Accelerations of the fixed Stars, affords us an easy to know method of knowing whether or not our clocks and by the watches go true: For if, through a small hole in a window-shutter, or in a thin plate of metal fixed to curl: goes a window, we observe at what time any star disap- true or pears behind a chimney, or corner of a house, at a little distance; and if the same star disappear the next night 3 minutes 56 seconds sooner by the clock or watch; and on the second night, 7 minutes 52 seconds sooner; the third night 11 minutes 48 seconds sooner; and so on, every night as in the table, which shews this difference for 30 natural days, it is an infallible proof that the machine goes true; otherwise it does not go true, and must be regulated accordingly; and as the disappearing of a star is instantaneous, we may depend on this information to half a second.

CHAP. XIII.

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and clocks

Of the Equation of Time.

HE Earth's motion on its axis being per224.

fectly uniform, and equal at all times of the year, the sidereal days are always precisely of an equal length; and so would the solar or natural days be, if the Earth's orbit were a perfect circle, and its axis perpendicular to its orbit. But the Earth's di. The Sun urnal motion on an inclined axis, and its annual mo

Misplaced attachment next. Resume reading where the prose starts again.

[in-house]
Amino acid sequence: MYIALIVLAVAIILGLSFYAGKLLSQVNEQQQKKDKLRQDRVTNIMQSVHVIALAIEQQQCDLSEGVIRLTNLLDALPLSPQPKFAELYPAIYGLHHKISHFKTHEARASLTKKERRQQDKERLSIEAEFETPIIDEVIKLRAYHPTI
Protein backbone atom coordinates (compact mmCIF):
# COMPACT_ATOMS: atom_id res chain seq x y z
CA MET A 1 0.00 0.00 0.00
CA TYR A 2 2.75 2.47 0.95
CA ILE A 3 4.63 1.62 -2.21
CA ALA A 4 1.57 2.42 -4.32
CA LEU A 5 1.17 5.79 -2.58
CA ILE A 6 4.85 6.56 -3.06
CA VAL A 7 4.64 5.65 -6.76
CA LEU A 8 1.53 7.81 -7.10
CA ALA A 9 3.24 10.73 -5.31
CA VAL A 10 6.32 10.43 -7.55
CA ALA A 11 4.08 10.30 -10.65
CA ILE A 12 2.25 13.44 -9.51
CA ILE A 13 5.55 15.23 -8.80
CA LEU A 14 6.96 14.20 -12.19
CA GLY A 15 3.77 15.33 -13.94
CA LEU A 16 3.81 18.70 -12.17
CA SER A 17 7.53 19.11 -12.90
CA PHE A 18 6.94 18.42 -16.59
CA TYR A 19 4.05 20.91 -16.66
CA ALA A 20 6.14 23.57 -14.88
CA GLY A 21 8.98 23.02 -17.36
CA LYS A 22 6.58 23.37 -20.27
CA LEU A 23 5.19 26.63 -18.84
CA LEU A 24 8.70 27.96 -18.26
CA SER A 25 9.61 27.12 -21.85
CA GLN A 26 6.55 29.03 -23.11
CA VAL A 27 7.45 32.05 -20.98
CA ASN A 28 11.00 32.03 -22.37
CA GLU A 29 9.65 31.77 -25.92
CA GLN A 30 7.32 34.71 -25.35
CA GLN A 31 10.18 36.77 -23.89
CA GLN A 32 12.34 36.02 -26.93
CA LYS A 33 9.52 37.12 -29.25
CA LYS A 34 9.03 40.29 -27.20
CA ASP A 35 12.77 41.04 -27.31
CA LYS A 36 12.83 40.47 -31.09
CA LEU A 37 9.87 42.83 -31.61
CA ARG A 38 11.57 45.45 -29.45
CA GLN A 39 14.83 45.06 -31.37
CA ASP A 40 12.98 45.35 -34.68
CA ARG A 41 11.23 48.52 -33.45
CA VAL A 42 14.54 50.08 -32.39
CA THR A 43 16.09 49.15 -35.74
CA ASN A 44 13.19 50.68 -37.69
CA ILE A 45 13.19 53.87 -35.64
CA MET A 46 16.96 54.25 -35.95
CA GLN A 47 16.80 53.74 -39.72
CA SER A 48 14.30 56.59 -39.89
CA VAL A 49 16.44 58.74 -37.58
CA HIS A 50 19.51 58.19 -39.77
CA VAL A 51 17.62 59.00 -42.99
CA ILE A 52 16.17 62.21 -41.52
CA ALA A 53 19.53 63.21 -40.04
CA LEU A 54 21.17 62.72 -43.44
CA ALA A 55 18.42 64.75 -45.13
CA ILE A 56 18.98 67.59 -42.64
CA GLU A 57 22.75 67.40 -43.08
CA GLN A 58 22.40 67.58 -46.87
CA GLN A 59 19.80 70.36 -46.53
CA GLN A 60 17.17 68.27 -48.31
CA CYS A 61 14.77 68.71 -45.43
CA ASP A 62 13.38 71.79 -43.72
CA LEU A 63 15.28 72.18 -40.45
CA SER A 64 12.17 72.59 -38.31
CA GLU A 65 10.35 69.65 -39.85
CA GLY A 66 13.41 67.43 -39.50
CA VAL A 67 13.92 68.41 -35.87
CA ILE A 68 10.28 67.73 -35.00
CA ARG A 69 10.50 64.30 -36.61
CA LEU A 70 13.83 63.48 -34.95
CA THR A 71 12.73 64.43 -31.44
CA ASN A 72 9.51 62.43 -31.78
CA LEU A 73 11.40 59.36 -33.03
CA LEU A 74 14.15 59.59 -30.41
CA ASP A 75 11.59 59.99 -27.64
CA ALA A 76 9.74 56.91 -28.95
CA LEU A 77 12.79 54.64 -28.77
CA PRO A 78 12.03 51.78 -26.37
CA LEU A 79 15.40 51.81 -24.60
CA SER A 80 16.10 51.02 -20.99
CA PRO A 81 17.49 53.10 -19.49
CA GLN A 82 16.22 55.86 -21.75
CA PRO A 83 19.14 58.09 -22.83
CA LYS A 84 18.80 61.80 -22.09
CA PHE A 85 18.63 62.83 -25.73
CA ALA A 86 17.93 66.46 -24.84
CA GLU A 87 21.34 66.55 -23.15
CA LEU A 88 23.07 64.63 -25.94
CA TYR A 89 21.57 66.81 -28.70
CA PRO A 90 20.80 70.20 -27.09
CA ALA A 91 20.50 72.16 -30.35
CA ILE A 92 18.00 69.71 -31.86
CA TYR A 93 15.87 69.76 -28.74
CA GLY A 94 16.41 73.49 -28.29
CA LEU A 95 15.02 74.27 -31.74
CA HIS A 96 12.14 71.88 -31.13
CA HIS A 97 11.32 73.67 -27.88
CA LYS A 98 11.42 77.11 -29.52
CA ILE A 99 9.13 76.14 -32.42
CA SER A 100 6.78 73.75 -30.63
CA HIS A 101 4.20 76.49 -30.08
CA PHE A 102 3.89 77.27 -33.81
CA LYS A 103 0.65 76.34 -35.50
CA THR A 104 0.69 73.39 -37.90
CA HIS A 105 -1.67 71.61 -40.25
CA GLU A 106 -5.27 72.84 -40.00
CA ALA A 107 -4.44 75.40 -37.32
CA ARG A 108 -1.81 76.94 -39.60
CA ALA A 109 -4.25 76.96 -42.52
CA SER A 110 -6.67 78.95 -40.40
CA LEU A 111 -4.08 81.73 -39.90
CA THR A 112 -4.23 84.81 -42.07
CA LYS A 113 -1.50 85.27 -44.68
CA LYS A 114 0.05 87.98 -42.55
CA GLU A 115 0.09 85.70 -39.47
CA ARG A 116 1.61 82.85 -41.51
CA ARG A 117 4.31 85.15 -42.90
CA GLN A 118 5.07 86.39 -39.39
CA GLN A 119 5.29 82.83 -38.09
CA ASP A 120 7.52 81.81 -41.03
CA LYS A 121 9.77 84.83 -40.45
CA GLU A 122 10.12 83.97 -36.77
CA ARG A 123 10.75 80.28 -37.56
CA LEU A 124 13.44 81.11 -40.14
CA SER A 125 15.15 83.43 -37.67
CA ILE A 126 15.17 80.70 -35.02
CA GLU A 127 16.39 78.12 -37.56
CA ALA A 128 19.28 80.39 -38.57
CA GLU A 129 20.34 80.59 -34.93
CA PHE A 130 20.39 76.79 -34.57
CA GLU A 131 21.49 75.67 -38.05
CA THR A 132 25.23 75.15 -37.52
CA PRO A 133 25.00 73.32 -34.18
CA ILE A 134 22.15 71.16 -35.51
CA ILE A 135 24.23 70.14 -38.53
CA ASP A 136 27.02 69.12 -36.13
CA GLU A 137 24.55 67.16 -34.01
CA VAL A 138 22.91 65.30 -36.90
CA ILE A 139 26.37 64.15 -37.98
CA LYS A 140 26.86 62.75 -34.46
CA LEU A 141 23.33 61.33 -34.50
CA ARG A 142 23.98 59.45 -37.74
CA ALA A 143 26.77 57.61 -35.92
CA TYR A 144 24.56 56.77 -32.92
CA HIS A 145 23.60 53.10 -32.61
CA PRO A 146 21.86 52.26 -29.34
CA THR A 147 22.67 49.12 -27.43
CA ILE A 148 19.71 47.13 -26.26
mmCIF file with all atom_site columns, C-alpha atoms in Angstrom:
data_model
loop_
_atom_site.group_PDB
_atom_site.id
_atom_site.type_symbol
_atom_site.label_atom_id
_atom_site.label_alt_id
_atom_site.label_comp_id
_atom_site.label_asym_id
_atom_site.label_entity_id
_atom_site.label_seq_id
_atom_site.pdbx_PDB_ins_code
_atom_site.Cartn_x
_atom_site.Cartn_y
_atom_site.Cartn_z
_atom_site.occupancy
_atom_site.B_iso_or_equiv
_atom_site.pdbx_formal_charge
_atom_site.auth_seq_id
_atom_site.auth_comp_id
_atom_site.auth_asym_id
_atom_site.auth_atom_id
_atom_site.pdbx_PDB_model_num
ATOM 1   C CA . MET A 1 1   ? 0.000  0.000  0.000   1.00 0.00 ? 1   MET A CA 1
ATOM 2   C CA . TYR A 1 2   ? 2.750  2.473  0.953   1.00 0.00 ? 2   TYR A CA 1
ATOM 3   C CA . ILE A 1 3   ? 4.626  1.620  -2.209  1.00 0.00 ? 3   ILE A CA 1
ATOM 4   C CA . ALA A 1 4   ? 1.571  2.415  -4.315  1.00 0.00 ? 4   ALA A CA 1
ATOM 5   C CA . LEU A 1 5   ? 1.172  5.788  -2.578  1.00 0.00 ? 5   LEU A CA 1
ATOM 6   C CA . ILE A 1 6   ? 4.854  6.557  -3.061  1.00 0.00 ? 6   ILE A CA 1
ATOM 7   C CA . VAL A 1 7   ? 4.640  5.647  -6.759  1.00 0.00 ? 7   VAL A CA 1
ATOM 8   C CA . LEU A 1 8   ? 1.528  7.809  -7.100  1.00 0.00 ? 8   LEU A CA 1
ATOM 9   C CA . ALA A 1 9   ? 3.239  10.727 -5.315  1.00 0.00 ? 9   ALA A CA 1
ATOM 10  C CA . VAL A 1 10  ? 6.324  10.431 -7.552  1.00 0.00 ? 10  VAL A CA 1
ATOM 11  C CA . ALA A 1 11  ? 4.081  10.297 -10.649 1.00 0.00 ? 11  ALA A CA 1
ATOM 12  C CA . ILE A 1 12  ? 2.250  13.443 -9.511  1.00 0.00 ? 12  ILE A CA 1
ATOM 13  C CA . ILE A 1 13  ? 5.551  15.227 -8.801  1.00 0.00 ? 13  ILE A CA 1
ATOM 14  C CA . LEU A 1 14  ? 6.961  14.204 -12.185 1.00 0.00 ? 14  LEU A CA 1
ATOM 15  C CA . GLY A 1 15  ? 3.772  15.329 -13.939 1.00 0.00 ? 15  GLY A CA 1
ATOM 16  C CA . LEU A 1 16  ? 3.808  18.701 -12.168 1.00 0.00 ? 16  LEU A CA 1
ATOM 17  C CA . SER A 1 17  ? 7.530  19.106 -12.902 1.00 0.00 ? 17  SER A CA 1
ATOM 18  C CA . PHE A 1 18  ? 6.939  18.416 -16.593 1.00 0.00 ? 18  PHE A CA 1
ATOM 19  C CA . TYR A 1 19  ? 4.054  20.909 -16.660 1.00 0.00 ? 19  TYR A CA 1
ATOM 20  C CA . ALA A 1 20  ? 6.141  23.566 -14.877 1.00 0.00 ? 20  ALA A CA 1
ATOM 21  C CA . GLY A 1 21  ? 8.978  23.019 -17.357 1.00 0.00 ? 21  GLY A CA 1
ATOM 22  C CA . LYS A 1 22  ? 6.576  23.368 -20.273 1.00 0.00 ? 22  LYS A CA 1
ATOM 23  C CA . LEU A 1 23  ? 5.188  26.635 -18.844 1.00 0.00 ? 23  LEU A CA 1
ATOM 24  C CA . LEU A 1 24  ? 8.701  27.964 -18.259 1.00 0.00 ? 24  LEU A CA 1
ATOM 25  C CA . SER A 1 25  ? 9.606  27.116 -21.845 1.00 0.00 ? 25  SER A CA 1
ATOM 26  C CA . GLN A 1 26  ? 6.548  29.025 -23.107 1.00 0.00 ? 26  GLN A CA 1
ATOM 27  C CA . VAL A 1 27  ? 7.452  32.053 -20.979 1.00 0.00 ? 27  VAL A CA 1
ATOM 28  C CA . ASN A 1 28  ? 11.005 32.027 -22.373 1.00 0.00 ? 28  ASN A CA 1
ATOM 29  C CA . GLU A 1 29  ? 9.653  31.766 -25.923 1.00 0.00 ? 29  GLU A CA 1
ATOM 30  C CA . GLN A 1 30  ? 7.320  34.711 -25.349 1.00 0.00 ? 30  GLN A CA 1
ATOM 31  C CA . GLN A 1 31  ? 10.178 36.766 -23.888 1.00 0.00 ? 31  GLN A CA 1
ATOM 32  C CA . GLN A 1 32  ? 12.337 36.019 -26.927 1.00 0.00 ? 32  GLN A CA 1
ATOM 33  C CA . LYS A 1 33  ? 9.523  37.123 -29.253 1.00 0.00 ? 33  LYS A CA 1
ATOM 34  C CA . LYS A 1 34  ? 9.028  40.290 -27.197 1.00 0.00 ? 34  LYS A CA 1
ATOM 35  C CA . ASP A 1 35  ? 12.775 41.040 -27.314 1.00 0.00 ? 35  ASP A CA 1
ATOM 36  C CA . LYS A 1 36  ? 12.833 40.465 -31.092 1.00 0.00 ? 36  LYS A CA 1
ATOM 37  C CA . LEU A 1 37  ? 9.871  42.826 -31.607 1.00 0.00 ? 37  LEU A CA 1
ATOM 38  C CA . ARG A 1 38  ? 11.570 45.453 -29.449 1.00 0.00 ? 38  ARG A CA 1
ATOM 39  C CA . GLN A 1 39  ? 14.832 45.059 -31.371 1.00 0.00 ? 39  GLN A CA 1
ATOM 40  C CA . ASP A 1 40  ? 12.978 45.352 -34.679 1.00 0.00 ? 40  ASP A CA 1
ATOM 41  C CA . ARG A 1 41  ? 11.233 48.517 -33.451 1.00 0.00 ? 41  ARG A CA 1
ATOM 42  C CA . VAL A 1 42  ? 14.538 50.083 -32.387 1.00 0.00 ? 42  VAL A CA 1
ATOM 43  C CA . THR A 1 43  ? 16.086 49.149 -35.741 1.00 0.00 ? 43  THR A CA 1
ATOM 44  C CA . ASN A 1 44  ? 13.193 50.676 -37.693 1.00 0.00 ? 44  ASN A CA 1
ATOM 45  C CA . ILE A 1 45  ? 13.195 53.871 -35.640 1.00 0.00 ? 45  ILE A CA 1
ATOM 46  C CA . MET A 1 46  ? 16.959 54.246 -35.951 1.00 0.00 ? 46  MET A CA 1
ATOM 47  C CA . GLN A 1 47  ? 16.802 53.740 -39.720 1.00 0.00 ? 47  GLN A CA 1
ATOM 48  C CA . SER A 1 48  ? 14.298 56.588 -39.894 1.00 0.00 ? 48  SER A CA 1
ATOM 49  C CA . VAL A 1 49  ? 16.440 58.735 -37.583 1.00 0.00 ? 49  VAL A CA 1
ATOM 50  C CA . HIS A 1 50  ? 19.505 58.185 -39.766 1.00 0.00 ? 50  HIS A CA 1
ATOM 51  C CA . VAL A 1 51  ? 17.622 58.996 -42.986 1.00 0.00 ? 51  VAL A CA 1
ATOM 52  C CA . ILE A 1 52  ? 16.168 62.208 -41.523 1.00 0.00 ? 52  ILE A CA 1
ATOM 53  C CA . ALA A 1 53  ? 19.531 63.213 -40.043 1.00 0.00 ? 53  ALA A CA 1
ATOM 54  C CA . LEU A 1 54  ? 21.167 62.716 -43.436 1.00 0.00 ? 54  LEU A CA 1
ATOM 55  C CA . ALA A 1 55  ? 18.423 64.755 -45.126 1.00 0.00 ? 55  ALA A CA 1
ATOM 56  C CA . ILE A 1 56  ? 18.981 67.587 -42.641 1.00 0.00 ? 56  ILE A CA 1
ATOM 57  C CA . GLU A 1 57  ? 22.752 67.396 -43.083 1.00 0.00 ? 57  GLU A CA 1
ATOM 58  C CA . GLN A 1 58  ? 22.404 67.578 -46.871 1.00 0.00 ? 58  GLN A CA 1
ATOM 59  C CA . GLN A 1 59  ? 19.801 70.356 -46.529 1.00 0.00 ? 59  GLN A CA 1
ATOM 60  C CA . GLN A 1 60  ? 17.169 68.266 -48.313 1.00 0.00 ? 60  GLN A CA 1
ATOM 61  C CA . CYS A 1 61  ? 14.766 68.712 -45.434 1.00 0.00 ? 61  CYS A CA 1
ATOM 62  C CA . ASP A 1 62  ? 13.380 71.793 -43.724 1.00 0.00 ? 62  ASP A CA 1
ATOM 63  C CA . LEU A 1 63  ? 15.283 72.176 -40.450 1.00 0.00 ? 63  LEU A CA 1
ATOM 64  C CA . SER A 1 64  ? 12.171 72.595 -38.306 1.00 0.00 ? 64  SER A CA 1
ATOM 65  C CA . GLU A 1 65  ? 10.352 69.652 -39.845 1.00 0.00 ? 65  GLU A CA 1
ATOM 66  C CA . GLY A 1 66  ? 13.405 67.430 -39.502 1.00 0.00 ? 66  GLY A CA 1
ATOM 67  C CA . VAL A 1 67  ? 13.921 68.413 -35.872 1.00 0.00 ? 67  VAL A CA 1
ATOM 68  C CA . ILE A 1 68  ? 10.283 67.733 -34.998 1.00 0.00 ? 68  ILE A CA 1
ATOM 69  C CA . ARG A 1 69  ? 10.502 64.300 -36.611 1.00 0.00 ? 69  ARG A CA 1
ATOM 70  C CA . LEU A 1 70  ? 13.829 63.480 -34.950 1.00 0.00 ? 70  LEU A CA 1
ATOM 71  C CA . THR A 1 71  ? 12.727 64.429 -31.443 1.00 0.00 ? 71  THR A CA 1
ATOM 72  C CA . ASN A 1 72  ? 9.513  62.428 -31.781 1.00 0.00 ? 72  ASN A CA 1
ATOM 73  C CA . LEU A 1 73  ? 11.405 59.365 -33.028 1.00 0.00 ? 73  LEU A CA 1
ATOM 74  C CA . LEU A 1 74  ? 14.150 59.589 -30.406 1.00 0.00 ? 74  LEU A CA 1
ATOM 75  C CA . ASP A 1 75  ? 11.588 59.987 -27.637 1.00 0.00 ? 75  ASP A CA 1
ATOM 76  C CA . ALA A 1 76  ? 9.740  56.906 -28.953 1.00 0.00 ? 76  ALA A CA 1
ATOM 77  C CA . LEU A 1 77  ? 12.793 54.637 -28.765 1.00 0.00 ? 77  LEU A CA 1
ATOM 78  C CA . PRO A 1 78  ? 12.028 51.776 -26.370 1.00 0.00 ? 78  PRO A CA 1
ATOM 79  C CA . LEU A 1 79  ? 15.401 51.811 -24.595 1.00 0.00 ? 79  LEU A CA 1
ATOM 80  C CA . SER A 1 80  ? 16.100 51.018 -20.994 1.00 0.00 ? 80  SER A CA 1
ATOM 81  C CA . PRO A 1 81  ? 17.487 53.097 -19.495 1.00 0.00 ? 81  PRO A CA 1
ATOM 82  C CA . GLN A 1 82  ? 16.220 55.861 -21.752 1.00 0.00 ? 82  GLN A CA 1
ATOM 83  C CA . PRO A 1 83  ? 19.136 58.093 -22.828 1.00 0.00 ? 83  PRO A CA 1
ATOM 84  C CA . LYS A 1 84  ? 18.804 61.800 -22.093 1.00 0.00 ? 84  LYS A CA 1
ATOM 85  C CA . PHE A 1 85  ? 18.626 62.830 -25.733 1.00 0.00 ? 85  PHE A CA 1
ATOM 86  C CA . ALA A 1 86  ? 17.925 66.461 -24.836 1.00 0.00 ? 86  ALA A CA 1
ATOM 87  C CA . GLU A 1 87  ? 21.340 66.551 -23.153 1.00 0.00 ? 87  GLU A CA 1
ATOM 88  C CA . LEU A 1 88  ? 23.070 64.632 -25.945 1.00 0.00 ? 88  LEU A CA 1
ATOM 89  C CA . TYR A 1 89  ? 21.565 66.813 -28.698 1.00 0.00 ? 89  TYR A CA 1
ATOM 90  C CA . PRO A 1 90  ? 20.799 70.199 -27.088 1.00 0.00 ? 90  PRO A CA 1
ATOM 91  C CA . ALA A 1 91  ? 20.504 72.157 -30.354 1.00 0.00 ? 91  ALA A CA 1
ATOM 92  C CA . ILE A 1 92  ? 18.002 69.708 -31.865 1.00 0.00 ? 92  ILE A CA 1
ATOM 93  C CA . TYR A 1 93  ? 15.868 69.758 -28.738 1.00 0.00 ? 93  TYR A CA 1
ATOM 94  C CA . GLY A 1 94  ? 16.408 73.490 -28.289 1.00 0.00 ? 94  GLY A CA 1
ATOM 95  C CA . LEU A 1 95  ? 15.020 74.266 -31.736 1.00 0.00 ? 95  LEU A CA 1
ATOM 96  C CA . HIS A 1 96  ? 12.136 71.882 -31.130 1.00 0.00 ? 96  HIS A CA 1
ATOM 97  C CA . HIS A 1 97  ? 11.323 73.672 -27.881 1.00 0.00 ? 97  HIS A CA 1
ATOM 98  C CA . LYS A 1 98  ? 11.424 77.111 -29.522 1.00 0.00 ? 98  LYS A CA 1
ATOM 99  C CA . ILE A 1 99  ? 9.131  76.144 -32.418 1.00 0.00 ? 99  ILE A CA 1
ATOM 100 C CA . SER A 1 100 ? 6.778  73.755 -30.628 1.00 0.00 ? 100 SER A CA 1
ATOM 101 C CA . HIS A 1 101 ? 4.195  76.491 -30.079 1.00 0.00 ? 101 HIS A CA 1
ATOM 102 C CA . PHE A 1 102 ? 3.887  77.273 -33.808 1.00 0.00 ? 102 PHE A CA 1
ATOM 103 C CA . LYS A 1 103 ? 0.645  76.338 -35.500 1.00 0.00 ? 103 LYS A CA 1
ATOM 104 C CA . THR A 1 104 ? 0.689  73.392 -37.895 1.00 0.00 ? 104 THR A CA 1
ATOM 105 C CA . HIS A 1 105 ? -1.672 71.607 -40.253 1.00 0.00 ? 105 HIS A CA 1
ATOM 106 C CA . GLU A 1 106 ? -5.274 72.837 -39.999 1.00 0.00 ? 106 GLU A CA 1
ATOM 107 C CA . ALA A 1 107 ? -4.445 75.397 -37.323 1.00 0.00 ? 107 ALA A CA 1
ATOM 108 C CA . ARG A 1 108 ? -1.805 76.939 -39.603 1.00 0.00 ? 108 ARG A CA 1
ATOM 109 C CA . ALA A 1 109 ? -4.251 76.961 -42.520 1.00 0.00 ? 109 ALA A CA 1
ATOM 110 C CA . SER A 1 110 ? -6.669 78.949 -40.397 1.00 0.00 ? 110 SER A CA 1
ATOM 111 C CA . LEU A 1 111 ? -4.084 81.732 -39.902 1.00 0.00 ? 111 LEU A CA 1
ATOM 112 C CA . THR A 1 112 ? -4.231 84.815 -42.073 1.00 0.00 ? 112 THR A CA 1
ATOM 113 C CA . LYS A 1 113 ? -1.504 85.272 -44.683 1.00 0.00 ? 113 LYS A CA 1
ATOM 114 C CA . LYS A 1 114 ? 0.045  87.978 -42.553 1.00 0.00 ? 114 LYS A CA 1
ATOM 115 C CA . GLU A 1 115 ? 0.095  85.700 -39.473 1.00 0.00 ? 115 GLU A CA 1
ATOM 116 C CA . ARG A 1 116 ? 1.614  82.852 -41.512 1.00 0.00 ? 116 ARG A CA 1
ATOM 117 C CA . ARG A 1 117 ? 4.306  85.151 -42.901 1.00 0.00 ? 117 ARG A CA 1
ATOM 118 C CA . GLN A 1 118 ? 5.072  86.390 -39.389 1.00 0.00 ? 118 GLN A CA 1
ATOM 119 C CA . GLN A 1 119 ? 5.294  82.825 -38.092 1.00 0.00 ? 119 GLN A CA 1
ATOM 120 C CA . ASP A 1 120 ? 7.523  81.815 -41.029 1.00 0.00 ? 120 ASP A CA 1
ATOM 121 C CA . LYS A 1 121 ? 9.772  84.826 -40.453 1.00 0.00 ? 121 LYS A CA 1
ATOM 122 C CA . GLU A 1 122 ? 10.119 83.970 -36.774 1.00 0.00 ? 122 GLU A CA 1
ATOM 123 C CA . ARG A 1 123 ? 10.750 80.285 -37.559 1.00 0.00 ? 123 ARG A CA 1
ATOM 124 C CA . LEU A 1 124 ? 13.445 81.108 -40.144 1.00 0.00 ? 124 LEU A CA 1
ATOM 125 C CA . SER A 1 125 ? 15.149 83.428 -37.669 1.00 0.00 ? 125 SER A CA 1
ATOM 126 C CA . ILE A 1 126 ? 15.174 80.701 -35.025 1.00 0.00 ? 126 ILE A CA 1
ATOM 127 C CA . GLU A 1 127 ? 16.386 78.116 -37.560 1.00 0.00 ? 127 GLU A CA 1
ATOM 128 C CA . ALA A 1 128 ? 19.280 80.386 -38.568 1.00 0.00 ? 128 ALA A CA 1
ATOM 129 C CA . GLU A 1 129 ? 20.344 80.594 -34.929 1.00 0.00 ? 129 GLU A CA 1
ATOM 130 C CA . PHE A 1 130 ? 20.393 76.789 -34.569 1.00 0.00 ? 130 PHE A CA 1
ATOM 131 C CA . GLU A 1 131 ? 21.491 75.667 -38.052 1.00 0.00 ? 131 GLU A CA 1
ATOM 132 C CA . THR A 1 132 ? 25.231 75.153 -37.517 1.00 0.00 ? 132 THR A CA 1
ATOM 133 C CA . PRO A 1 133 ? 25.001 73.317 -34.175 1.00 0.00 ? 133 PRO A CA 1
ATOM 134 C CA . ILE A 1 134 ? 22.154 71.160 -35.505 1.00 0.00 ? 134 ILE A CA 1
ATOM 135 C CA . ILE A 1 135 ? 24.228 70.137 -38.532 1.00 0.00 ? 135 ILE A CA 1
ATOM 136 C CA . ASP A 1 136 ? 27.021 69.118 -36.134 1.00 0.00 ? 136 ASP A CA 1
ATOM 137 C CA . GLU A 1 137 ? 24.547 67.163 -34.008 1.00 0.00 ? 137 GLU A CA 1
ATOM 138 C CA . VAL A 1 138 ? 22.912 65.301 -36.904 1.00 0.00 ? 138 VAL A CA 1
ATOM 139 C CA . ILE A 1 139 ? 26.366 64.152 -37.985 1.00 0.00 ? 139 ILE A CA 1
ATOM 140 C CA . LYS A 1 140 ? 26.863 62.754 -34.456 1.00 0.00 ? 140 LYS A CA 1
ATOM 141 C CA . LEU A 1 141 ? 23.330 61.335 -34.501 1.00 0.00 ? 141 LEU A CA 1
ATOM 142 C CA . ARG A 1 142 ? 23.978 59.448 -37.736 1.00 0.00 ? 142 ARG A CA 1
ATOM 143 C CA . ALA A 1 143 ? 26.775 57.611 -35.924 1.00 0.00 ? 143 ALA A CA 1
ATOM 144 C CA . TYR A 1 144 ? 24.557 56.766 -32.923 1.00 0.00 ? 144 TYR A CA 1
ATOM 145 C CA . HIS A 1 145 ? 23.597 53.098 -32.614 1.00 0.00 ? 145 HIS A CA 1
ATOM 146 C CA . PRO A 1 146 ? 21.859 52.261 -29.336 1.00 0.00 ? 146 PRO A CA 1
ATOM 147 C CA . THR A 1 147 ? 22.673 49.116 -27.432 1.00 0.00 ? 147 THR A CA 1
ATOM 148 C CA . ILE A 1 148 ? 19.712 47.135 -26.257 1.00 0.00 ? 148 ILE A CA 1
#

equal only tion in an elliptic orbit, cause the Sun's apparent mo-on four. tion in the heavens to be unequal: for sometimes he days of the revolves from the meridian to the meridian again in somewhat less than 24 hours, shewn by a well-regulated clock; and at other times in somewhat more; so that the time shewn by an equal-going clock and a true Sun-dial is never the same but on the 14th of April, the 15th of June, the 31st of August, and the 23d of December. The clock, if it go equably and true all the year round, will be before the ,

year.

table.

Sun from the 23d of December till the 14th of April; from that time till the 16th of June the Sun will be before the clock; from the 15th of June till the 31st of August the clock will be again before the Sun; and from thence to the 23d of December the Sun

will be faster than the clock. Use of the

225. The tables of the equation of natural days, equation at the end of the following chapter, shew the time